APP 11.2 requires the information to be destroyed or de-identified when no longer required.  The Privacy Act will not require deletion of health information from an employee record, however, due to the employee record exemption (discussed below), although in applicable States and Territories deletion may be required from an employee record by virtue of their health records legislation (also discussed below).

Small business exemption

Not every business is bound by the Privacy Act.  Businesses with an annual turnover of $3 million or less are, with some exceptions, totally exempt from compliance with the Act by virtue of section 6C.  This exemption does not extend to health care providers.  Also, it does not extend to the handling of health information by small businesses in jurisdictions which are subject to additional health records legislation, as discussed below.

Employee record exemption

By virtue of section 7B(3) of the Privacy Act, an act or practice engaged in by an organisation is, in most instances, exempt from regulation under the Act if it is directly related to an employee record of a current or former employee.

Health information recorded by the employer in relation to an employee falls within the definition of “employee record” in section 6 of the Act.  The exemption only applies, however, where the record is used in the context of the employment relationship, so careful thought should be given as to whether any proposed collection – or more particularly disclosure – of health information attached to an employee record is taking place in this context.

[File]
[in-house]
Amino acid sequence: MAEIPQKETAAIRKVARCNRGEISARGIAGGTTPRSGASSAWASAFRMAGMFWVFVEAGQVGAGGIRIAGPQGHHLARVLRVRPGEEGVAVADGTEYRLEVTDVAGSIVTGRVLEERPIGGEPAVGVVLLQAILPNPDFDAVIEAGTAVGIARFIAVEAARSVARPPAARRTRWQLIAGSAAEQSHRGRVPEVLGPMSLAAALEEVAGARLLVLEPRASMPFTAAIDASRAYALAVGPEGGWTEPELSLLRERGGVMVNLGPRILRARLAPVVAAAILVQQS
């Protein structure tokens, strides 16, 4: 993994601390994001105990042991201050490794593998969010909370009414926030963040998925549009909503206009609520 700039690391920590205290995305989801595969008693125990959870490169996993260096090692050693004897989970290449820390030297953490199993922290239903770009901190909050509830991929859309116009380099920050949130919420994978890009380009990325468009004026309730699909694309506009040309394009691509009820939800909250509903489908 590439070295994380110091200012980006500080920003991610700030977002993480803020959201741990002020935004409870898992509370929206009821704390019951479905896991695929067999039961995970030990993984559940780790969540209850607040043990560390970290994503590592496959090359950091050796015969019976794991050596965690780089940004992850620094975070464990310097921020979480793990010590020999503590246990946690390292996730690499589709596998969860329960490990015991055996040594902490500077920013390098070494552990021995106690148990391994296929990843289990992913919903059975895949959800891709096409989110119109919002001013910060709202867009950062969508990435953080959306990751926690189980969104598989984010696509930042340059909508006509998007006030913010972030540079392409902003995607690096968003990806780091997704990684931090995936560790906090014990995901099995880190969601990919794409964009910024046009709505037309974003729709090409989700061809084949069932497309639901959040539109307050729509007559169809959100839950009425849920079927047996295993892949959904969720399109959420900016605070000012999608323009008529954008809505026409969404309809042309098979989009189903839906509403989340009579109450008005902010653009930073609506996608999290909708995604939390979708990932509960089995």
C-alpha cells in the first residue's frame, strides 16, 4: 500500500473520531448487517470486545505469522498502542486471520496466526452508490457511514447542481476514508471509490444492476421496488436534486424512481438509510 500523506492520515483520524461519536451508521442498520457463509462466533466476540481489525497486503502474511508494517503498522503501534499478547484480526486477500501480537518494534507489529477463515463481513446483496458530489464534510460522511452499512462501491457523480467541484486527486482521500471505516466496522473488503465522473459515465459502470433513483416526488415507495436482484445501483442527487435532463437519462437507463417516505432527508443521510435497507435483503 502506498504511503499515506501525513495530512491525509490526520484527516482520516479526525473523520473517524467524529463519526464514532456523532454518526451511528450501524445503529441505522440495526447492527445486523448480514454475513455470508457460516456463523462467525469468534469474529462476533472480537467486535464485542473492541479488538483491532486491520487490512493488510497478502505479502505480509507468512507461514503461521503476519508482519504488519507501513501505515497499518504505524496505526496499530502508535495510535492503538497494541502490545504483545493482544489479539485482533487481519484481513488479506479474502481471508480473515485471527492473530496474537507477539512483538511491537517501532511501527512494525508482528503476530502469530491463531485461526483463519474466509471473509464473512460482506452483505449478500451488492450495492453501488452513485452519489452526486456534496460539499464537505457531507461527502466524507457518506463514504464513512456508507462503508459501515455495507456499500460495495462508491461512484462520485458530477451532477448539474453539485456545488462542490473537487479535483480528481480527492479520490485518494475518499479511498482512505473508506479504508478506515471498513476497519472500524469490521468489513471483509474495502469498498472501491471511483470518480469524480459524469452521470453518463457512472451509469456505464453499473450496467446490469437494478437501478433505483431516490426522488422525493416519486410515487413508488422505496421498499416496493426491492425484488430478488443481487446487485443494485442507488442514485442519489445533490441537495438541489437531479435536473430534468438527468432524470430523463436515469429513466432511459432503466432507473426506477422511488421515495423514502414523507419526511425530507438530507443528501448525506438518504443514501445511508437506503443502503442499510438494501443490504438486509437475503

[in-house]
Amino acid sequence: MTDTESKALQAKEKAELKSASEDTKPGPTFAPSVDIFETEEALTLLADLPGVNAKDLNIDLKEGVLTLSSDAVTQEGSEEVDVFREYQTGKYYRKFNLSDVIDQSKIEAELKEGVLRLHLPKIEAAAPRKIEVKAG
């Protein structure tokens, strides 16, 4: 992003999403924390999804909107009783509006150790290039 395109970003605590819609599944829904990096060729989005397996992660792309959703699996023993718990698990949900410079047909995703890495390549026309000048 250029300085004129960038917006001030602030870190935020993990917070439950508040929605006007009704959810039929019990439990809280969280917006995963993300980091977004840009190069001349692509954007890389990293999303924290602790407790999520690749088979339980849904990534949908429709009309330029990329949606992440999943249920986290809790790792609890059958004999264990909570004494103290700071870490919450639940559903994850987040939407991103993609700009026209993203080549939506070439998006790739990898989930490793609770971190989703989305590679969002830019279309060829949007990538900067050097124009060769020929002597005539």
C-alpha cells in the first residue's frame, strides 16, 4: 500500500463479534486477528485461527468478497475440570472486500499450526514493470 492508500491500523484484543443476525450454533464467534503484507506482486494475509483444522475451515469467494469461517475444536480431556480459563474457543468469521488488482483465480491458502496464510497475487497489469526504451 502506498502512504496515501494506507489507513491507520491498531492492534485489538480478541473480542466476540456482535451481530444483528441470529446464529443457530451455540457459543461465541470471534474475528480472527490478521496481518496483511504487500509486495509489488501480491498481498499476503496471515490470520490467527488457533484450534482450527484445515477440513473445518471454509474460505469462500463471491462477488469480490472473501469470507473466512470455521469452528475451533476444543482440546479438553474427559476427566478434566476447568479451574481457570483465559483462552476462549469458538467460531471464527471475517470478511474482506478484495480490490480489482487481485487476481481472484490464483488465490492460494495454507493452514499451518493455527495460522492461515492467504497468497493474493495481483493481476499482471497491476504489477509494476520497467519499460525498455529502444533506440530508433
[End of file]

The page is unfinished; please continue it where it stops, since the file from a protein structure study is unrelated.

The scope of the employee record exemption must also be considered in light of the possible application of State or Territory health records legislation, however.

Health records legislation

It is necessary to take account of health records legislation which exists in Victoria, New South Wales and the ACT.  Under this legislation, known in Victoria (by way of example) as the Health Records Act 2001, an additional layer of regulation may apply to health information collected or managed within the workplace.

Health Privacy Principles, which in a broad sense mirror the APPs, constrain the use of health information in much the same way as the APPs – but significantly, they will apply regardless of the employee record exemption and regardless also of the small business exemption.

OAIC Guide

On 1 April 2020, the Office of the Australian Information Commissioner published a Privacy Guidance in relation to the handling of personal information in the context of the coronavirus pandemic. This can be accessed here.   

Previous article Cybercrime: Managing data breaches in Australia Next article Dealing with Australia’s challenge to Intellectual Property arrangements